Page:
Buried in concrete: Cemetery hidden in mall parking deck dates back to 1800s
Posted August 4, 2021 2:07 p.m. EDT
Updated August 5, 2021 11:34 a.m. EDT
When families in the 1800s buried loved ones on a quiet hillside on their small family farm, they likely never imagined one day an entire shopping mall would be built around their ancestors.
But if you go shopping at the Greenville Mall, you may be surprised to discover a collection of graves, covered in concrete, hidden behind a brick wall in the parking deck.
The walls are high enough that most people walk right past without even noticing.
A closer look at the Evans family cemetery
Some of the graves here are surprisingly old – with at least two people buried here having been born in the early 1780s.
To put that in perspective, these people were born a decade before Raleigh even existed (1792), and North Carolina wasn't even yet a state (1789).
Nancy Proctor Evans was born in 1782 and lived a lengthy 94 years until her death in 1877. Born just after the Revolutionary War, she would have lived to see the Civil War.
She's buried alongside her husband John, who was born in 1785 and died in 1838 at just 52 years old. His grave is the oldest marked plot in the cemetery.
One of the most recent graves appears to be that of Anne Maude Sermons Evans, who was buried in 1946. She was born in 1855, living 91 years and likely seeing the Civil War, World War I and parts of World War II all in her lifetime.
Generations of children and grandchildren are buried in this cemetery.
When was the Greenville Mall built overtop the graves?
The Greenville Mall that stands over the cemetery today was first built as a strip center named Pitt Plaza in 1966. This would have been around 20 years after the final burial in the cemetery.
In those days, some people recall seeing the graves, not yet covered in concrete, but grass.
When Pitt Plaza was enclosed in the early 1980s, it became known as the Colonial Mall. Later, the name changed again to Greenville Mall.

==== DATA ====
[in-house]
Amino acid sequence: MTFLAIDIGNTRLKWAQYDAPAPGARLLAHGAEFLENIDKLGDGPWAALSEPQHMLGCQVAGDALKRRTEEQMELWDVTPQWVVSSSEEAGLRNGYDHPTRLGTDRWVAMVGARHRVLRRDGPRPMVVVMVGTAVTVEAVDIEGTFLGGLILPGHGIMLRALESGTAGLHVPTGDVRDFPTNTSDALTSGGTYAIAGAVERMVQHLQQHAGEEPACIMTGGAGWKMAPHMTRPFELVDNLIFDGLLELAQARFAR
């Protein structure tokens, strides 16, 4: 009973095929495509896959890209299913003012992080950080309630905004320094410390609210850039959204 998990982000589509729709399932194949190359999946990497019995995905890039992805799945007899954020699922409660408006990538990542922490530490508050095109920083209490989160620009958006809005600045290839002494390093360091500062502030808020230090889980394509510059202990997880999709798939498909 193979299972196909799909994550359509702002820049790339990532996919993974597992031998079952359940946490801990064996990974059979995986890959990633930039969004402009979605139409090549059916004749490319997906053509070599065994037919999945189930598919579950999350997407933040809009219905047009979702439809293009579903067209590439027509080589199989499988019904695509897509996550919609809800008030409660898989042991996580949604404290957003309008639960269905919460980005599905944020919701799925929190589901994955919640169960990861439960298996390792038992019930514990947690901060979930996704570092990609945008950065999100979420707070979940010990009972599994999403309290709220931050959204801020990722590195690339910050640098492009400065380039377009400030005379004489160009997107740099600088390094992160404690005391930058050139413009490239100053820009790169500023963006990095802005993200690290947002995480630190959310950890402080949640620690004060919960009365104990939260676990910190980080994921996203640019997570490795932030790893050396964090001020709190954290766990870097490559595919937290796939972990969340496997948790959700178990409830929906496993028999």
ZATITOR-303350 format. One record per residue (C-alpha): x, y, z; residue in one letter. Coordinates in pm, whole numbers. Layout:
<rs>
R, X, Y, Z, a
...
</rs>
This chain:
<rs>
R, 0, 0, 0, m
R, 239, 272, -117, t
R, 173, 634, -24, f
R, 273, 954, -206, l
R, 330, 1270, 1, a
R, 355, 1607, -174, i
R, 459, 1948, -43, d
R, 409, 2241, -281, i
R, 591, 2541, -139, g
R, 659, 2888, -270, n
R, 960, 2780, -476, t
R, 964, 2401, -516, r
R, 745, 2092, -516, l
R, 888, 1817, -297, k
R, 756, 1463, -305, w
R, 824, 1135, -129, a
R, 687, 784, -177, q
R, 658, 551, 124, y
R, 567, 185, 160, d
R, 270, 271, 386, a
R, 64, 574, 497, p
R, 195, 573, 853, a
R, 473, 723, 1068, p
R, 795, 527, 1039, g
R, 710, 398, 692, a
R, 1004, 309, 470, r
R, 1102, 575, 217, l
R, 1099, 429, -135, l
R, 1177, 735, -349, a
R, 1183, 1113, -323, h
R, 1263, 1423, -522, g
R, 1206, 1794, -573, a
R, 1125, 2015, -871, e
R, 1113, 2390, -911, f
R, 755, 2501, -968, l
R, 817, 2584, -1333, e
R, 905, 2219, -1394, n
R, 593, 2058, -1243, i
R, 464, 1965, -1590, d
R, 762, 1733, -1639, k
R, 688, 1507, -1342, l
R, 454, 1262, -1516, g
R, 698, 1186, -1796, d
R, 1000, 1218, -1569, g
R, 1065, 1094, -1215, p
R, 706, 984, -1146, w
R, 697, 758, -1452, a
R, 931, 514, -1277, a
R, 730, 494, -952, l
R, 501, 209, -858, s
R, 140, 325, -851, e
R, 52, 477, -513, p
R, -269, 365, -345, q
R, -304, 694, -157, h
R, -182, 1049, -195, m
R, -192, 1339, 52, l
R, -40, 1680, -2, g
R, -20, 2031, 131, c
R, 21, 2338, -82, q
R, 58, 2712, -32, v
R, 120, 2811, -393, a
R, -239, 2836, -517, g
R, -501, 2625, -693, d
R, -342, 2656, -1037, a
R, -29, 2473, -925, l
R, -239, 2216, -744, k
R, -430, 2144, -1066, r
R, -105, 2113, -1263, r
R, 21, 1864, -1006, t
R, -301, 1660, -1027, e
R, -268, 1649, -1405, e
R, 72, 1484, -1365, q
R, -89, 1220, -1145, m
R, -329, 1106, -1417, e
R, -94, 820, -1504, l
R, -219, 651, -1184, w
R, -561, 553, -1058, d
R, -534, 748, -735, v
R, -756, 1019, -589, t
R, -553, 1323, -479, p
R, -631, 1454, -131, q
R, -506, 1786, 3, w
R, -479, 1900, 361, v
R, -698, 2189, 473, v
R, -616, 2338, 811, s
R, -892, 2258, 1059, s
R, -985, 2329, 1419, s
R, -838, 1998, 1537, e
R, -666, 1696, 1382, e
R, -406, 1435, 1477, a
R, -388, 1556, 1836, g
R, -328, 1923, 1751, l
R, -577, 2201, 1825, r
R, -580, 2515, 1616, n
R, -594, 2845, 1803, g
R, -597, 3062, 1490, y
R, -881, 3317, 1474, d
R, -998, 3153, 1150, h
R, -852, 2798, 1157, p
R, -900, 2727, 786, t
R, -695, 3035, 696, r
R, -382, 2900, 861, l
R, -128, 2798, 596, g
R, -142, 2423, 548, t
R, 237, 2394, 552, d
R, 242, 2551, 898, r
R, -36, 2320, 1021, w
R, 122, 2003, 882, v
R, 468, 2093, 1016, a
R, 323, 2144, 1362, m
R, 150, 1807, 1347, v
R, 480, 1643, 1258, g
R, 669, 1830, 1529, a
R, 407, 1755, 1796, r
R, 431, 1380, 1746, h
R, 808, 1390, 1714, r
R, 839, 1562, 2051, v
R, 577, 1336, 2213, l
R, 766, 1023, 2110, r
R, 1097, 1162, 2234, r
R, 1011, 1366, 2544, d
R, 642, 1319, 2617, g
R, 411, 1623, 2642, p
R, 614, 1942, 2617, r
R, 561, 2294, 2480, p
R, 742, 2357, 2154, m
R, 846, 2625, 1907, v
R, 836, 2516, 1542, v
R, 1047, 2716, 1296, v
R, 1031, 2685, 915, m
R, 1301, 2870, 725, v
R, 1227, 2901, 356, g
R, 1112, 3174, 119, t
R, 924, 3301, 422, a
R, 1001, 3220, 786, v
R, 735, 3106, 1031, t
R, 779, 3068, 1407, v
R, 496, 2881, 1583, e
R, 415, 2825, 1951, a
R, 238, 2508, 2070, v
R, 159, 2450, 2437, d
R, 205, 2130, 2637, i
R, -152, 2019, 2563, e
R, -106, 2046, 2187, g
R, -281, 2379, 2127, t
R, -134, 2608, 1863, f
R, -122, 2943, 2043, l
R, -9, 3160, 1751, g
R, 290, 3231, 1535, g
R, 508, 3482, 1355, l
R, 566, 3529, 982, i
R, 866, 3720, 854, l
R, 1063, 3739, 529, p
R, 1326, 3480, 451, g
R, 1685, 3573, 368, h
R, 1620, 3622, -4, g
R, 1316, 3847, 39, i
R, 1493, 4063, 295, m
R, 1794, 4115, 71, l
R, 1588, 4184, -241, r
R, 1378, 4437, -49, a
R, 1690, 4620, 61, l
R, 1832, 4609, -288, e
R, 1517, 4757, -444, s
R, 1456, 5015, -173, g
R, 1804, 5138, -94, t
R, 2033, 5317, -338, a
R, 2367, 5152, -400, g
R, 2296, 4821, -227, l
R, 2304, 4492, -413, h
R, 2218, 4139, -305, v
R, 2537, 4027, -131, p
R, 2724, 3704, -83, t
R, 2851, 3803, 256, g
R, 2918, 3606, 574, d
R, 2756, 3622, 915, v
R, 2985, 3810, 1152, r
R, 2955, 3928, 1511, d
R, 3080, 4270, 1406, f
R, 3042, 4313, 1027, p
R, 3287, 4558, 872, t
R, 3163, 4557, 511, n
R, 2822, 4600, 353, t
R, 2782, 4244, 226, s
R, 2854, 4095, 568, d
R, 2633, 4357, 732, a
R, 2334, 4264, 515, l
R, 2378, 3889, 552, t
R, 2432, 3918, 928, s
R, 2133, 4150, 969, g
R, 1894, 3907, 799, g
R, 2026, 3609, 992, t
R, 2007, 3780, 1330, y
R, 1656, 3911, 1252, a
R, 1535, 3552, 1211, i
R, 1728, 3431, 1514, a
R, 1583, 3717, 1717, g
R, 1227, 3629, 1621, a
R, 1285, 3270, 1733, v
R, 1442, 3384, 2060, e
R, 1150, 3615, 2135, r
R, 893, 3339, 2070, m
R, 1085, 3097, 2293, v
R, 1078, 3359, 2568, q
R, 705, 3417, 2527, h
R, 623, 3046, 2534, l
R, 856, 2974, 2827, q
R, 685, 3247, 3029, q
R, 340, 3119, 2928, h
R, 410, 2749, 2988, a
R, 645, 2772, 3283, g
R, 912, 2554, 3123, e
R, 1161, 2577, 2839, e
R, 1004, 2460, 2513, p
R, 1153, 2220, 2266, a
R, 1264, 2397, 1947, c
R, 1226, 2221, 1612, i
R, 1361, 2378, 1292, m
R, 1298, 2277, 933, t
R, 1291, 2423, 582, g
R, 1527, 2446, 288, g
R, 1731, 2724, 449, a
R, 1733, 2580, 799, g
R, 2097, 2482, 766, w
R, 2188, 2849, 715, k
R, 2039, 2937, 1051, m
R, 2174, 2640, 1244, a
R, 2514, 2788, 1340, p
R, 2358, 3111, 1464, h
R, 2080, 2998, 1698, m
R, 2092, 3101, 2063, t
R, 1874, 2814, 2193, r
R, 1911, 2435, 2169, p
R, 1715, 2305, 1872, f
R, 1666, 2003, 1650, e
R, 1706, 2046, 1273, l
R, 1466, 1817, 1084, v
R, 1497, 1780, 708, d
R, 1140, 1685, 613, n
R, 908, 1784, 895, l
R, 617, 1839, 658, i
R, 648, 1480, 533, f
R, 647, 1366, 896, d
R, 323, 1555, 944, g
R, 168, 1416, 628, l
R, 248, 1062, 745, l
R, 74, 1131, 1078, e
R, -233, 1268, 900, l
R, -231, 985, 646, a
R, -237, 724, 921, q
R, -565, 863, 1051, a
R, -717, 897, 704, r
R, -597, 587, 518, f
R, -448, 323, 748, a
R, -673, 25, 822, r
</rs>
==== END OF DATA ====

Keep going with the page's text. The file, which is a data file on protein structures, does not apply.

For a while, the graves were visible in the grass, but were later covered in concrete and surrounded by a white brick wall.
Those who peeked over the wall might find broken headstones, fallen over in rows and left laying down on the asphalt. Headstones should not be repaired without the help of experts, so while fallen headstones may appear sad or disrespectful, it can actually be worse for an untrained person to try to fix them.
Most recently, the cemetery has gotten a new layer of red bricks and green paint to make it look more vibrant and cared for. The traditional photos of the gray graves covered in dark asphalt are most recognizable by people who have heard of the cemetery, but the upgrades have made it look very different.
The Evans family in Greenville history
The name 'Evans' appears frequently in Greenville – on road signs, multiple cemeteries and in the history books.
Very near the cemetery at Greenville Mall is Evans Road.
Down that road is another cemetery with Evans family members buried there – this small cemetery is also 'hidden.' It's just beside a school football stadium, just out of view of the bleachers.
Back in 1771, a man named Richard Evans was authorized by the NC General Assembly to form a town by dividing his 100-acre plantation. Seven commissioners were appointed, including Evans, to sell lots of the new town in public auctions. Back then, the town was called Martinsborough, named after the royal governor Josiah Martin. This was before the founding of the United States.
Are the people buried in the Greenville Mall graves related to the man who founded the town?
Given that the two oldest graves also date back to a similar time period as Richard Evans, and that the town would have been very small at the time, it's unlikely there were two different Evans families living in the same town at the same time – so, it's possible.
After all, the same thing happened in Cary. One of Cary's original founding families is buried in a parking lot in downtown.
A live look at the Evans Family Cemetery at the Greenville Mall